Fat Ollie takes center stage in this 87th Precinct McBain. Bert Kling is marrying Augusta, a model, who is kidnapped from their wedding suite by a looFat Ollie takes center stage in this 87th Precinct McBain. Bert Kling is marrying Augusta, a model, who is kidnapped from their wedding suite by a looney. The scene shifts back and forth between Augusta, who is not about to let things take their course without a fight, and the investigation. They are stymied with seemingly no leads, but Ollie, “ who was bigoted, slovenly, opinionated, crude, insensitive, gross, humorless, unimaginative…No, that wasn’t true. Ollie was imaginative,” joins the hunt and, with the help of the wedding photographer, develops the two leads that break the case open.
Short, almost a novella, the book is standard McBain fare, that is to say, a solid police procedural. ...more
I ran across Coleman when I read his continuation of Robert B. Parker’s Jesse Stone series. I liked that a lot so I thought I would take a look at ColI ran across Coleman when I read his continuation of Robert B. Parker’s Jesse Stone series. I liked that a lot so I thought I would take a look at Coleman’s Moe Prager series.
Moe Prager has been invalided out of the NYPD after having knee surgery. How it happened depended on how drunk he was during the retelling. The truth was he slipped on a piece of carbon paper in the squad room. Having fortuitously found a missing girl while on the beat, he is approached by Francis Maloney, a haughty anti-semite (“your people”) to help search for his son, Patrick, who has disappeared. Agreeing only because Francis says he can help (or hinder) Moe’s application for a liquor license, Moe soon wonders as to Maloney’s seriousness. after a more recent picture than the one Francis is plastering all over town surfaces. It shows Patrick with tattoos and rings in several orifices. It’s a picture Francis categorically refuses to acknowledge and proscribes Moe from using it in the search.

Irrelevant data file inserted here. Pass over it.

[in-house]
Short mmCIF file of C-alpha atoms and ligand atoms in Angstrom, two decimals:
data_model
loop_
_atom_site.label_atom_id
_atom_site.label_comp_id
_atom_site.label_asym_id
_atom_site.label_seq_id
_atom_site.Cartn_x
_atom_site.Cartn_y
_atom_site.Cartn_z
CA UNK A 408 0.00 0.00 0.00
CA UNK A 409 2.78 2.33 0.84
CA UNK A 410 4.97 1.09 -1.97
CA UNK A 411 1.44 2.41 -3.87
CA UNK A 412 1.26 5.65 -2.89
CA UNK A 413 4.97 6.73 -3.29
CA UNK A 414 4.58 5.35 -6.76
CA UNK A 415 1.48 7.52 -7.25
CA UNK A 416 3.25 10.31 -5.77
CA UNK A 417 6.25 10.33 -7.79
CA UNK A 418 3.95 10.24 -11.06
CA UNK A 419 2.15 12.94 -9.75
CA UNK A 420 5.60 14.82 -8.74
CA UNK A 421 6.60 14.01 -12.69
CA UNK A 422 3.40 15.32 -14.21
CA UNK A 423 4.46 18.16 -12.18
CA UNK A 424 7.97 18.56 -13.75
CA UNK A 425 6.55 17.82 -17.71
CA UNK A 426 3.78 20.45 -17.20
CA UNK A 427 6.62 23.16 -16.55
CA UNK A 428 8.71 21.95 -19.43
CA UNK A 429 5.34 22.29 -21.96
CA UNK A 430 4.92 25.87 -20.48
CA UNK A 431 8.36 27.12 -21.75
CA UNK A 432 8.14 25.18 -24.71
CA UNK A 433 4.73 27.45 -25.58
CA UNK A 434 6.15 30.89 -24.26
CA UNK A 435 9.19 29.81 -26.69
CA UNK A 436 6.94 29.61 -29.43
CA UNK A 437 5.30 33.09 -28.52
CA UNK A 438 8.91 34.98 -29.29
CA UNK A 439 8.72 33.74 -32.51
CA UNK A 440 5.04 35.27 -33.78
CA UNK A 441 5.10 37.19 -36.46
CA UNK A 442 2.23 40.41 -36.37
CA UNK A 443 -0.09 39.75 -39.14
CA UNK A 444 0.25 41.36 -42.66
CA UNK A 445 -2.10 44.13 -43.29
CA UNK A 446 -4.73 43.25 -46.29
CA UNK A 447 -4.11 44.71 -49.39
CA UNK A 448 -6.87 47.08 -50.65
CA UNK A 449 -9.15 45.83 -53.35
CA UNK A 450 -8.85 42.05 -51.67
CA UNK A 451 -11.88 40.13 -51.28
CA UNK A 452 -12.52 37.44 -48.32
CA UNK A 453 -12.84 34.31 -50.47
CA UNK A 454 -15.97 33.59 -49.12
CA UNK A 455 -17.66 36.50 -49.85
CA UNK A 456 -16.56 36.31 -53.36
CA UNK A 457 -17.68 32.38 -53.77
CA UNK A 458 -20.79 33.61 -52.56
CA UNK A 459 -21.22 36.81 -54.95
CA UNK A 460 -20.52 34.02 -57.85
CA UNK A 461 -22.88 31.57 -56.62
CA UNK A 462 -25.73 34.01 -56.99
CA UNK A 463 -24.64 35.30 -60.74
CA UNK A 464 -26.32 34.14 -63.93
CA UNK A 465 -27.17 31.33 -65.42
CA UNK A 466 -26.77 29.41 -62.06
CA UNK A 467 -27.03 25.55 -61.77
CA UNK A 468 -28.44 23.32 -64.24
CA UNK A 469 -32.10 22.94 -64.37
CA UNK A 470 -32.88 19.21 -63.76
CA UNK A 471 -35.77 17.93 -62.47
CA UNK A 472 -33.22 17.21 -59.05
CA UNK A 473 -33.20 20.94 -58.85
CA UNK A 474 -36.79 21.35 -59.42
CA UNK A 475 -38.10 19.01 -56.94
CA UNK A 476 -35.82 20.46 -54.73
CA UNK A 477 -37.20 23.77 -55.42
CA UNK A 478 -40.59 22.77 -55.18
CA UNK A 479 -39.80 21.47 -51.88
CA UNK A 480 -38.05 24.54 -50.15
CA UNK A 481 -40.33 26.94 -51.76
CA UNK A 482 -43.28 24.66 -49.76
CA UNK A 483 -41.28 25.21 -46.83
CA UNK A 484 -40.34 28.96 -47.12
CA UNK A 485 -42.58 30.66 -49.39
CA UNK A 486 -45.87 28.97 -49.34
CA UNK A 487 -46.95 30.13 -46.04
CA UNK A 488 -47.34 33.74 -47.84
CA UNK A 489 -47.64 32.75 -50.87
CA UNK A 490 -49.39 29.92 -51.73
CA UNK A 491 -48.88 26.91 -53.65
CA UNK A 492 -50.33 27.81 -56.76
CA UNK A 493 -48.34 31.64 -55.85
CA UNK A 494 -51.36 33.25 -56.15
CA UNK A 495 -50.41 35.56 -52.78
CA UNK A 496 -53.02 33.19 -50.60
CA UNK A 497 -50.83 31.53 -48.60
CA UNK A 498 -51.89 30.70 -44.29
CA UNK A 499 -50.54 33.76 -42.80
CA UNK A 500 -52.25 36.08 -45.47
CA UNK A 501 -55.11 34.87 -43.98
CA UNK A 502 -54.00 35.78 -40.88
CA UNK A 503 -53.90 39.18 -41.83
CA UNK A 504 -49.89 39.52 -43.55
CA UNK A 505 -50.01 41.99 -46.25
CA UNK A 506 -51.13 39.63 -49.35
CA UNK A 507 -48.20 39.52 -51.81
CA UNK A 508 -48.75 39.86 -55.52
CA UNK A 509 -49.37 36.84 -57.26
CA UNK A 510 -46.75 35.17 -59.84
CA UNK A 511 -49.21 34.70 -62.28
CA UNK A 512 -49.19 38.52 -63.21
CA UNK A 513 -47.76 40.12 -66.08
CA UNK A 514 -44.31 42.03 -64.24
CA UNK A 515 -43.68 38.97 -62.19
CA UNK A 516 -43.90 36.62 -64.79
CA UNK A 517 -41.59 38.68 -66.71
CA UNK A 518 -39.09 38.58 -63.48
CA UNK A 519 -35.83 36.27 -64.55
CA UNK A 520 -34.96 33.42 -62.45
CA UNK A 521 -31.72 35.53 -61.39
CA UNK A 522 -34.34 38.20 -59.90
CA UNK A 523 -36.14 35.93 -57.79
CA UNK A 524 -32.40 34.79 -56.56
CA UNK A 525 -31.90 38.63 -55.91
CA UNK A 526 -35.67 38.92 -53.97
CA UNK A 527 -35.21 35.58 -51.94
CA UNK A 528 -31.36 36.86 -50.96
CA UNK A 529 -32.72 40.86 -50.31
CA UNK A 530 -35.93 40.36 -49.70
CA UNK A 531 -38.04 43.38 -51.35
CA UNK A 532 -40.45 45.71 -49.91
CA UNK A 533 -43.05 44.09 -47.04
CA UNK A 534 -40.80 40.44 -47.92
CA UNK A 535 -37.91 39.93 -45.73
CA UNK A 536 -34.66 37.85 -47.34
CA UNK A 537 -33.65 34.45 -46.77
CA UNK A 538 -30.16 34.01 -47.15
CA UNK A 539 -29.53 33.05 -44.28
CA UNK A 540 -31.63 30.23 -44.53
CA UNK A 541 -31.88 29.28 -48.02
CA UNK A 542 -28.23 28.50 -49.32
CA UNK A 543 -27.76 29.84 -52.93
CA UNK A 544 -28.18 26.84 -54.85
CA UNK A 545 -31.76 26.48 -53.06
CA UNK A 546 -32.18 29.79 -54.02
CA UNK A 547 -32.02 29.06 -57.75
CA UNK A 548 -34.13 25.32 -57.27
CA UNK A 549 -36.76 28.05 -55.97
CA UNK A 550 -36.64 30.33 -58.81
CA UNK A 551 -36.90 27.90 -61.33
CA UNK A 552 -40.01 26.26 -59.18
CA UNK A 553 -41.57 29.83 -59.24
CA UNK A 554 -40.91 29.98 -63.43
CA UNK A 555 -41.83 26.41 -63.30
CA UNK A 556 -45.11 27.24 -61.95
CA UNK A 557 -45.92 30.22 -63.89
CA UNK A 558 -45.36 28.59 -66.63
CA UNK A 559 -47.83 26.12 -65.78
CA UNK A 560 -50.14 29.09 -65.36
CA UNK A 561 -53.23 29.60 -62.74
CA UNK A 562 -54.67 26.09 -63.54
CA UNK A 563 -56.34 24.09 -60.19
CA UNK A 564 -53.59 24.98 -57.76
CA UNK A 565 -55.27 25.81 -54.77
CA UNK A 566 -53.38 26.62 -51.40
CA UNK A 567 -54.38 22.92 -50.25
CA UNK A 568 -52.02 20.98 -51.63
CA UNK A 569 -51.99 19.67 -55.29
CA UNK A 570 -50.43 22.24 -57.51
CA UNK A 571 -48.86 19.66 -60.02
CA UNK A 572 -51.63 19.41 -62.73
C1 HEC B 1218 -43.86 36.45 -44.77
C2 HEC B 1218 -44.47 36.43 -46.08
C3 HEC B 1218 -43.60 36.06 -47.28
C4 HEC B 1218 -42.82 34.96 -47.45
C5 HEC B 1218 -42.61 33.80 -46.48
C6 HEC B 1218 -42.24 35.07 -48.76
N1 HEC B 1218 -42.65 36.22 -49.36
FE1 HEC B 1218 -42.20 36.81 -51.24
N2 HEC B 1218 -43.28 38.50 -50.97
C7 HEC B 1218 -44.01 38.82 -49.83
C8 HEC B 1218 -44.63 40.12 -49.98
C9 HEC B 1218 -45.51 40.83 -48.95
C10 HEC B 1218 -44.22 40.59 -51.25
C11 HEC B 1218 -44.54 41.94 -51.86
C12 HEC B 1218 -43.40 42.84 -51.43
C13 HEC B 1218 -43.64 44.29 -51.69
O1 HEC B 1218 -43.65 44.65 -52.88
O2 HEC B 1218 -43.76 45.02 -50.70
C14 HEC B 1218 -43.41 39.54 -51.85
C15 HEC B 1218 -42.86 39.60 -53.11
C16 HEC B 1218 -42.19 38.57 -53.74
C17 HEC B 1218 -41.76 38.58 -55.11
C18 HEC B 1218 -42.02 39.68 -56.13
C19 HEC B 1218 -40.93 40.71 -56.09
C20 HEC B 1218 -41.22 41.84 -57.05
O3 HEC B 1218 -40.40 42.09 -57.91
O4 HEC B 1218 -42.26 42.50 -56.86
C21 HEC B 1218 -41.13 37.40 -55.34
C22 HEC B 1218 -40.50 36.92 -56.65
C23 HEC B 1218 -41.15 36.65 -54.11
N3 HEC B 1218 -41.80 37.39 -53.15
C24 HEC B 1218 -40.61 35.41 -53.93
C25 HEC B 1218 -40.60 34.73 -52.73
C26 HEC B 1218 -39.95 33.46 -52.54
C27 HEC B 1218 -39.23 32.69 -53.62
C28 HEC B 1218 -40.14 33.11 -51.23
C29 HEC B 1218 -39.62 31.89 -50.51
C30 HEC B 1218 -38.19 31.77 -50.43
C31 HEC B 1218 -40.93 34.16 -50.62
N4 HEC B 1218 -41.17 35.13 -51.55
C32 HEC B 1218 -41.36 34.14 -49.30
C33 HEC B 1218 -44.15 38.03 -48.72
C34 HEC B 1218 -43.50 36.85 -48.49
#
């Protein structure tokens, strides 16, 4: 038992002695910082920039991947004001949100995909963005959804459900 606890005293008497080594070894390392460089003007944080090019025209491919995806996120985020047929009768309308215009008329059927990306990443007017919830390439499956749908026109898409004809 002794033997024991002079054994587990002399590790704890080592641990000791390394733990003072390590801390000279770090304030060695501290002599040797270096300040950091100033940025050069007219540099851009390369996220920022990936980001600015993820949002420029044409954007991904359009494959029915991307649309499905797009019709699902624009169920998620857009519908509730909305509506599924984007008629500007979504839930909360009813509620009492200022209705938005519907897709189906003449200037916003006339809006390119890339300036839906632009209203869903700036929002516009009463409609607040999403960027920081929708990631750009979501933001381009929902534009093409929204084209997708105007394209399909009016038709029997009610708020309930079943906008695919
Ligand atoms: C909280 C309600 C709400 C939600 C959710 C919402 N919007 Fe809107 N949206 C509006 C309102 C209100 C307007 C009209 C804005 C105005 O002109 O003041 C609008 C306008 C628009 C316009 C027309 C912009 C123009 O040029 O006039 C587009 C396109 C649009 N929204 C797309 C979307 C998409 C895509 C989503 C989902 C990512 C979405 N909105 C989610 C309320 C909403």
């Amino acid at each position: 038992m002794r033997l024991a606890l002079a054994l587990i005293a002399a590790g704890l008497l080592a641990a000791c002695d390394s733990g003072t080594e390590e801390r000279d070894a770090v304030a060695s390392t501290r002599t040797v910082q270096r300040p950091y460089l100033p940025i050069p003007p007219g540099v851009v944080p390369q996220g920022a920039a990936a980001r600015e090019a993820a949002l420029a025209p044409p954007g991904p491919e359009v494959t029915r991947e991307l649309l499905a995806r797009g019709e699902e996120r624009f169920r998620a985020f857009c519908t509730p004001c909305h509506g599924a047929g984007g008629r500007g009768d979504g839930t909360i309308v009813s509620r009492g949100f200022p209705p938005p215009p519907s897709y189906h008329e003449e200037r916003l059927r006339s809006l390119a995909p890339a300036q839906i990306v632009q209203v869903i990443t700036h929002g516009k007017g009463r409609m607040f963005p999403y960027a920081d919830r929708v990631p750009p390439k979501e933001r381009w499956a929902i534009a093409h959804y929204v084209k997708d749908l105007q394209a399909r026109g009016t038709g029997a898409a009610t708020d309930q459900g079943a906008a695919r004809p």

Most of the book takes place in 1978 but is connected to events in 1998 (somewhat awkwardly) and revolves around issues of homosexuality within families and familial relationships. The disappeared boy was known to have walked backwards in perfect squares while he thought no one was watching. He’s also known to have wanted to marry at any cost and became extremely upset when one of his girlfriends insisted on terminating her pregnancy from their intimacy.
Aside from some sections that read like a psychiatry textbook and that felt very dated, it’s a good story that handles changing mores quite deftly....more
The Indulgence is the largest cruise ship in the world with every imaginable attraction including a rainforest with its own indigenous people, a 3D suThe Indulgence is the largest cruise ship in the world with every imaginable attraction including a rainforest with its own indigenous people, a 3D surround movie theater, and a high wire line that transports you through the air above the ship. Funded by a prince of an Arab country, Henry is hired to make sure nothing happens to Meg Savoy, an American Air Force general who has many secrets with regard to drone operations that many other countries would enjoy getting their computers on.
As usual Henry is annoyingly lustful and occasionally forgetful, although his malapropisms and odd memory seem as much a part of his technique as old age. He’s also sly as a fox. He stumbles into several side plots and with his usual aplomb (but very hard spine) manages to outwit the bad guys. He has to worry this voyage about what seems to be some early Alzheimer’s as well.